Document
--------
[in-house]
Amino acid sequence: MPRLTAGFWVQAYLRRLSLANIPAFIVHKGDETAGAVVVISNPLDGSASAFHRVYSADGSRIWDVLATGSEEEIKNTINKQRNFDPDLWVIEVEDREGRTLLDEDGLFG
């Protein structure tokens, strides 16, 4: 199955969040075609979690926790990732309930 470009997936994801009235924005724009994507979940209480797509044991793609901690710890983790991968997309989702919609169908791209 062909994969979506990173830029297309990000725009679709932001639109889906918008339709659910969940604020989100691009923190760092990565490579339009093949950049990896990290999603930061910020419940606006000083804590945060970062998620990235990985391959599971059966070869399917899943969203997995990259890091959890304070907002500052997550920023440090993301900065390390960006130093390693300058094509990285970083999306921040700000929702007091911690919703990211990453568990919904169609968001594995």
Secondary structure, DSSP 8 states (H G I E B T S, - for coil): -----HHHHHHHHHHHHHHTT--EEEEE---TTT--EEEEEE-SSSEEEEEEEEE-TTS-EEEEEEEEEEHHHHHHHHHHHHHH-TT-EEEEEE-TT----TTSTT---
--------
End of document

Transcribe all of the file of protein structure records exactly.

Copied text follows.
[in-house]
Amino acid sequence: MPRLTAGFWVQAYLRRLSLANIPAFIVHKGDETAGAVVVISNPLDGSASAFHRVYSADGSRIWDVLATGSEEEIKNTINKQRNFDPDLWVIEVEDREGRTLLDEDGLFG
């Protein structure tokens, strides 16, 4: 199955969040075609979690926790990732309930 470009997936994801009235924005724009994507979940209480797509044991793609901690710890983790991968997309989702919609169908791209 062909994969979506990173830029297309990000725009679709932001639109889906918008339709659910969940604020989100691009923190760092990565490579339009093949950049990896990290999603930061910020419940606006000083804590945060970062998620990235990985391959599971059966070869399917899943969203997995990259890091959890304070907002500052997550920023440090993301900065390390960006130093390693300058094509990285970083999306921040700000929702007091911690919703990211990453568990919904169609968001594995």
Secondary structure, DSSP 8 states (H G I E B T S, - for coil): -----HHHHHHHHHHHHHHTT--EEEEE---TTT--EEEEEE-SSSEEEEEEEEE-TTS-EEEEEEEEEEHHHHHHHHHHHHHH-TT-EEEEEE-TT----TTSTT---